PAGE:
Mr. Johnston moved with Miss Ashton seconded, that the Secretaries of the WTUC, Mrs. Dickenson and Miss Gore Booth, be informed that as they absented themselves from their office duties and the meeting of the Council to-day, without permission,”their appointments are cancelled from this date”.
Amy read the letters from the unions again, which gave as the reason for withdrawal the wish of the union to take a line of independent action. Mrs. Schwann asked if the Council had ever wished to control the action of the unions in the management of their own affairs, and was assured that the policy of the Council had been in later times as in the beginning to give complete independence to the unions formed.
It was reported that all the seceding unions which had been invited to confer with the Council had refused the invitation. At this point someone drew the attention of the meeting to the formation of a new body, the Manchester and Salford Women’s Trades and Labour Council by the seceding unions, which had been announced in the advertisement in the Manchester Guardian of 8th October. At this point the minutes reveal that the meeting seems to have become quite bad tempered with aspersions being made about Eva and Sarah’s conduct while Katherine Rowton defending them. If Christabel said anything, it was not recorded. The minutes read:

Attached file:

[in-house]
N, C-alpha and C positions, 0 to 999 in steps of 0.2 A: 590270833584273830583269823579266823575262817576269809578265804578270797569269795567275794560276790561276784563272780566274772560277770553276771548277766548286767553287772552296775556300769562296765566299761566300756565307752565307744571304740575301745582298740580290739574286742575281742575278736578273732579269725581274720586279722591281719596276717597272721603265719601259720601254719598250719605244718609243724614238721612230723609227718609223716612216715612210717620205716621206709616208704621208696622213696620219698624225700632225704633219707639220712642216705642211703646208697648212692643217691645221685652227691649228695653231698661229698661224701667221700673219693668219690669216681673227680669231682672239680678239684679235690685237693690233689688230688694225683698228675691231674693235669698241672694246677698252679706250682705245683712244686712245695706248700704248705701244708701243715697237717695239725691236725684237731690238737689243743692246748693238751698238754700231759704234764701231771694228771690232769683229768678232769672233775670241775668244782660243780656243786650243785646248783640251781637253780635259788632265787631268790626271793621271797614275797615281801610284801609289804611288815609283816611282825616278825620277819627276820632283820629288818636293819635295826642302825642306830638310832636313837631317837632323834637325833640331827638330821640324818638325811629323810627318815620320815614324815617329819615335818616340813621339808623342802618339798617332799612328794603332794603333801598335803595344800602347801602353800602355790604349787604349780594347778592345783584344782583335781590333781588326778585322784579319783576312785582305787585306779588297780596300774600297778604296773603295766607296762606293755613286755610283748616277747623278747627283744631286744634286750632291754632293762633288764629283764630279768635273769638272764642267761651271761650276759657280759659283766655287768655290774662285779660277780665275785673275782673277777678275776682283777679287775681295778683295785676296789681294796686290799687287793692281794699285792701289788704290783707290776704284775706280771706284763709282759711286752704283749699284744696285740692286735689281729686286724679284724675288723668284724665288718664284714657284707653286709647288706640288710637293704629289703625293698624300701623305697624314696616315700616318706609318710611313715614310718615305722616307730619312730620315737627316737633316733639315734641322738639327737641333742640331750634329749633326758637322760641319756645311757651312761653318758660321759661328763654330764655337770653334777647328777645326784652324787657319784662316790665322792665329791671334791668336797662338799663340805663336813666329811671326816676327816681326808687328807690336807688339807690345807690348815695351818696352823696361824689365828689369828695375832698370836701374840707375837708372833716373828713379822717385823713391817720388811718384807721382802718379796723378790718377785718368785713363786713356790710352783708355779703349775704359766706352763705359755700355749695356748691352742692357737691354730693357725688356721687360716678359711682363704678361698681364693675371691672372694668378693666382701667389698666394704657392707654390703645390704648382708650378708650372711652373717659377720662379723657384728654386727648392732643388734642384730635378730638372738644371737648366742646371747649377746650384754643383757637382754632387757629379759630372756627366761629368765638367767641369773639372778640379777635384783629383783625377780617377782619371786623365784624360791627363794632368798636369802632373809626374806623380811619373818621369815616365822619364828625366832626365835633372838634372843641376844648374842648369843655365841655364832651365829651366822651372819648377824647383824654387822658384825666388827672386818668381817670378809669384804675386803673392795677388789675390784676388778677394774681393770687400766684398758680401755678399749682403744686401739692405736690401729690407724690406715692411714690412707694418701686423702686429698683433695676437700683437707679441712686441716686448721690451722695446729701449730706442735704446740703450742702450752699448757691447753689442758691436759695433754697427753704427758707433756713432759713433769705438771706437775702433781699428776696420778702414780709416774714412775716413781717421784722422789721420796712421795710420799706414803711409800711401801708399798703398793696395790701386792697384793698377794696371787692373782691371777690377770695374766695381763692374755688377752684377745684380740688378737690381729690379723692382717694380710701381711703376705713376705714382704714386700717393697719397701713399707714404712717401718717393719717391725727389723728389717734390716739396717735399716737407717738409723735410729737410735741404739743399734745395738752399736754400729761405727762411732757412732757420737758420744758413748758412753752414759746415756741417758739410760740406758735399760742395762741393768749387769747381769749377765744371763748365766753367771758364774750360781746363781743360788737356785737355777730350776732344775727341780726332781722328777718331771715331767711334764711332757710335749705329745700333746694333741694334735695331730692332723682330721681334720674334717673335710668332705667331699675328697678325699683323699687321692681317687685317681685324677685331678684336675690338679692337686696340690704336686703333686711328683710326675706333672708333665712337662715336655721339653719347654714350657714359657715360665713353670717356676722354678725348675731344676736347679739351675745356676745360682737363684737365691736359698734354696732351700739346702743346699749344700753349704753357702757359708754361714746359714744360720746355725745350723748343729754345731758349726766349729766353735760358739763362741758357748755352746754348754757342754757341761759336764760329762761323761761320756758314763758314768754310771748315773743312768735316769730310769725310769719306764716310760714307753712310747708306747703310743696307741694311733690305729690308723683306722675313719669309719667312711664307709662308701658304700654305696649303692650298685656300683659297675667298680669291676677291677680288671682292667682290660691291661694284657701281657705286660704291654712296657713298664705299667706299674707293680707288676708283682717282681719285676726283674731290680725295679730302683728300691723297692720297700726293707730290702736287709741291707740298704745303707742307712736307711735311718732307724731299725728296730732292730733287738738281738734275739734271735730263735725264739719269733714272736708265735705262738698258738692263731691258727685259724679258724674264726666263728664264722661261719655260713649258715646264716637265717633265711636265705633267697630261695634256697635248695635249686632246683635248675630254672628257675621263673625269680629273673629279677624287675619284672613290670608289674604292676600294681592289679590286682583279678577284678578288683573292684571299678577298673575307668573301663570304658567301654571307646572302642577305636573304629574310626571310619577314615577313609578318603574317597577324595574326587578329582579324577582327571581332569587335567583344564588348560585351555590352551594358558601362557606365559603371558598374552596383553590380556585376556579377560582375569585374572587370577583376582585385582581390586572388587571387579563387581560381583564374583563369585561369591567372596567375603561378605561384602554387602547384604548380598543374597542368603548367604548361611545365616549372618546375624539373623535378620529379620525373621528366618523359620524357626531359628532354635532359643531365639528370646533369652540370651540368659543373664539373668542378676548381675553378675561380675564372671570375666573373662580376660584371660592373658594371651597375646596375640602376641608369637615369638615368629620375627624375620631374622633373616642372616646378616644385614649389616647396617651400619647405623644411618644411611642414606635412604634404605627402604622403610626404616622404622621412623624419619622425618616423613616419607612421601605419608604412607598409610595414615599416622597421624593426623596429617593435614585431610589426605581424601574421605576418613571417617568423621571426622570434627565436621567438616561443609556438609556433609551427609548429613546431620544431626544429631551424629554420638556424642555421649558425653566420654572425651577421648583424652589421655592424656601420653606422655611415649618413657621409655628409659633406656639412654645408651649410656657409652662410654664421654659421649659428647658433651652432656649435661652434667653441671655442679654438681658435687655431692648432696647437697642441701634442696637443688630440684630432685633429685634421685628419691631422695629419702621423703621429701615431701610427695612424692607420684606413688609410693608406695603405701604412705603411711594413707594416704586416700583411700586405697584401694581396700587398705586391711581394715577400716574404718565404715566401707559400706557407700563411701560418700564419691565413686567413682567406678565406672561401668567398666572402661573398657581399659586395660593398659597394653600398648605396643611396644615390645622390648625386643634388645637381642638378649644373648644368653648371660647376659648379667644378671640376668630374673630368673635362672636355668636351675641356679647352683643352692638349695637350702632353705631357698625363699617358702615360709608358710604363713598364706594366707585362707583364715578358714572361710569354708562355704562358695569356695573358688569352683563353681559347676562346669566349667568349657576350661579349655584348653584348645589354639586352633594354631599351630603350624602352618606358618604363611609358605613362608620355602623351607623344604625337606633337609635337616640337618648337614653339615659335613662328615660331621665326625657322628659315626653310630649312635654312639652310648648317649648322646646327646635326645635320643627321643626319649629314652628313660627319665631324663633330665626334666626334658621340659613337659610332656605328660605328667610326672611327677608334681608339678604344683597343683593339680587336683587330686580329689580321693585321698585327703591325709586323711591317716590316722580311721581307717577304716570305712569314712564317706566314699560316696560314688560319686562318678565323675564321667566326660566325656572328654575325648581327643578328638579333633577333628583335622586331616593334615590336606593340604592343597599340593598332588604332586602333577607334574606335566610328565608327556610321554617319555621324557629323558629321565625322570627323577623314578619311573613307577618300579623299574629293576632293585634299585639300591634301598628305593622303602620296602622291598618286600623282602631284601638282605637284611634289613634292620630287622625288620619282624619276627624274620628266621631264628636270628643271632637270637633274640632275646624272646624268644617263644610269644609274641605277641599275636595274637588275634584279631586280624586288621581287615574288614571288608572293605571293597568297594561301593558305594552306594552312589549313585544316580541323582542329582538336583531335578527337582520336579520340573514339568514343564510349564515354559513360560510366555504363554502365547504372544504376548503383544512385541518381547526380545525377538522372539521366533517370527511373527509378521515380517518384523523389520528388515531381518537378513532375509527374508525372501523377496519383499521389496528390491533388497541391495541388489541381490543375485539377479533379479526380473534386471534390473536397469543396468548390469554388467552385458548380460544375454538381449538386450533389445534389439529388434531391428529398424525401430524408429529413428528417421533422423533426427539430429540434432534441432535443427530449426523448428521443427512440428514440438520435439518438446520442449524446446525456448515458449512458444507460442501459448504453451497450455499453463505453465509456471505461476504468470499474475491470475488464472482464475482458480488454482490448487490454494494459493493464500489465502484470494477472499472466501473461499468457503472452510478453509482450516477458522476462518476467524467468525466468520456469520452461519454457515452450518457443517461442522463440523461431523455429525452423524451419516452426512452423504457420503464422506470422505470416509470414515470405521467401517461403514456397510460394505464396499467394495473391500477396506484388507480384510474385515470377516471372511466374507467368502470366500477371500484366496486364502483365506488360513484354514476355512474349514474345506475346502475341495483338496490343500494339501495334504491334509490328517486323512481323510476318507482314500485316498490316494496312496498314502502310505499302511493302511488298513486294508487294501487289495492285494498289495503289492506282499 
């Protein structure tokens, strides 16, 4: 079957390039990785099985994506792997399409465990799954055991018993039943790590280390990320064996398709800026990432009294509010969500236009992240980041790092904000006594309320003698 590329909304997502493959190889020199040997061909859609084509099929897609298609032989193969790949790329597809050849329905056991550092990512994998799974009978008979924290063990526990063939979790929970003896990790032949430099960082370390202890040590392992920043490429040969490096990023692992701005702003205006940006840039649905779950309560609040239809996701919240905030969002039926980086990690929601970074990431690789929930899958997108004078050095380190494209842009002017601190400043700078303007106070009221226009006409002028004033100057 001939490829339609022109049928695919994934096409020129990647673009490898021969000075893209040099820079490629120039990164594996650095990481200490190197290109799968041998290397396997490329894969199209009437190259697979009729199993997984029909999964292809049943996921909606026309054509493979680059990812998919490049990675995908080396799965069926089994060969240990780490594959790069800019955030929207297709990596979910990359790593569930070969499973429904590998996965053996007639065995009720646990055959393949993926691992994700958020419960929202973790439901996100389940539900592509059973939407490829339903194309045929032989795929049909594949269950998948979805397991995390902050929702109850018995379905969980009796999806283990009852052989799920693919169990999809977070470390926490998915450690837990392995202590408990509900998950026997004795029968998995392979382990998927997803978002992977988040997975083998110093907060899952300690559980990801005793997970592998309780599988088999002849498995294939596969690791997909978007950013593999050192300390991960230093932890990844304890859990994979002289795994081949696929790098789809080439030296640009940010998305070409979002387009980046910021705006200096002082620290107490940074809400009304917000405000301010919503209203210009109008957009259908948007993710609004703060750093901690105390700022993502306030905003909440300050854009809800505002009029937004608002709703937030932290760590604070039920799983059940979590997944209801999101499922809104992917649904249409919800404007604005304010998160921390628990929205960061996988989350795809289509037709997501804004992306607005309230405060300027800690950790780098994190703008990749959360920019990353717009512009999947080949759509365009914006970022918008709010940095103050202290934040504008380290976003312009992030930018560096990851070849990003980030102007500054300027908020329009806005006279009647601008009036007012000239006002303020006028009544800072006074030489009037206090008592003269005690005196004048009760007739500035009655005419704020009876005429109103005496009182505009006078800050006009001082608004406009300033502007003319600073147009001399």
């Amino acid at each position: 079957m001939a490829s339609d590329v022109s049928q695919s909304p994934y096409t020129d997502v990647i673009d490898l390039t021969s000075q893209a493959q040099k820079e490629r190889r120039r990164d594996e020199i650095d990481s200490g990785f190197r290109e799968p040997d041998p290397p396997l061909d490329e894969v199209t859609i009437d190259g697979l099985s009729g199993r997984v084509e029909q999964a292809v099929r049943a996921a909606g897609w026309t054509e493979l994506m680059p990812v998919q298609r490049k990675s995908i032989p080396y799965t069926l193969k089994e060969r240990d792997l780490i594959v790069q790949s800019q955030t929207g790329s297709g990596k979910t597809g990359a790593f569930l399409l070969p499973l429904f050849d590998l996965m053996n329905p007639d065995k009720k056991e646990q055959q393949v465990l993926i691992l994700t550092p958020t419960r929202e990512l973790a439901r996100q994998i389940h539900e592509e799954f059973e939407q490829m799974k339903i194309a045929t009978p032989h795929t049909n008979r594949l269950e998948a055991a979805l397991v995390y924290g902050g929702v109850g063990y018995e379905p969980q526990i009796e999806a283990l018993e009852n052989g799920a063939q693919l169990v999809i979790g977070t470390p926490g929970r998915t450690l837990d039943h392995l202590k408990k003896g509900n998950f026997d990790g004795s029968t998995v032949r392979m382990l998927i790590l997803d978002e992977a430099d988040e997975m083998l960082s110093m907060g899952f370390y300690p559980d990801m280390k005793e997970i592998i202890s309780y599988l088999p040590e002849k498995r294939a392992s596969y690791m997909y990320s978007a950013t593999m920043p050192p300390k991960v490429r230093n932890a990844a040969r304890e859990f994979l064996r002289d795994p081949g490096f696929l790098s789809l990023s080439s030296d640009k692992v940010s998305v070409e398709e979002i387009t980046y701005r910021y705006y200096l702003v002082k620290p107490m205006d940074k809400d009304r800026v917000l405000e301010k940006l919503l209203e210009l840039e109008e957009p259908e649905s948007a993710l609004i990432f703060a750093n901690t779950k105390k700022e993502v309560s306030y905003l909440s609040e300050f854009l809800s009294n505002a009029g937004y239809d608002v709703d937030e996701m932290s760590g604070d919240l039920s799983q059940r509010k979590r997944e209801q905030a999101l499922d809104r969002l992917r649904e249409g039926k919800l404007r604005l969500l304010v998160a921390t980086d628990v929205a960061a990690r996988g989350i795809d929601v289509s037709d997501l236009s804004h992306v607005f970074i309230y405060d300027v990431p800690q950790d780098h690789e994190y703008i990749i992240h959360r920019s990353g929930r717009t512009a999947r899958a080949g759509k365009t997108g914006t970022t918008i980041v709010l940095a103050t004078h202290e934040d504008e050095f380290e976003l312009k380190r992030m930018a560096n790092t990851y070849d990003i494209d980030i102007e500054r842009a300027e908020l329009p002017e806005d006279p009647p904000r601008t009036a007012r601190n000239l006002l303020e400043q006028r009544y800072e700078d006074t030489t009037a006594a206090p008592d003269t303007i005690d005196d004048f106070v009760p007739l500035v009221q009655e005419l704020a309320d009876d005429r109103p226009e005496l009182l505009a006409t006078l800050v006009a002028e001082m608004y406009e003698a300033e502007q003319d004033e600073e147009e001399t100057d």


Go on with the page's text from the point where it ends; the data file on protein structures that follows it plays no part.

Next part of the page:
“It was pointed out that in all probability steps must have been taken to form such a society before the Council meeting on October 4th, when the resignations of the Secretaries were received. Miss Rowton reminded the Council that in the previous meeting a strong opinion had been expressed as to the desirability of forming such a Trades Council drawn from the workers themelves, now or in the future. Miss Cox said on of the most inexplicable points in the conduct of the Secretaries was that in view of this expression of opinion, the new scheme should have been kept a secret from the Council. Miss Rowton thought the Council took an unjustifiably severe view of the action of the Secretaries. Mrs Schwann considered they had been dealt with most leniently. Mr Johnston was of the opinion that their conduct was entirely unpardonable & urged that the Council could not continue to allow them to remain in its offices & undo its work. After further discussion the resolution was part to the vote, & was carried; 11 members voting for the motion, & one against, two members not voting.”
At this point in the meeting Katherine Rowton and Christabel Pankhurst announced that they wished to resign their membership of the Council and walked out.
Amy Bulley expressed her regret that she was unable to undertake the duties of the Educational Committee for which the Council desired to nominate her for co-optio. It was agreed that Emily Cox’s name be submitted to the City Council.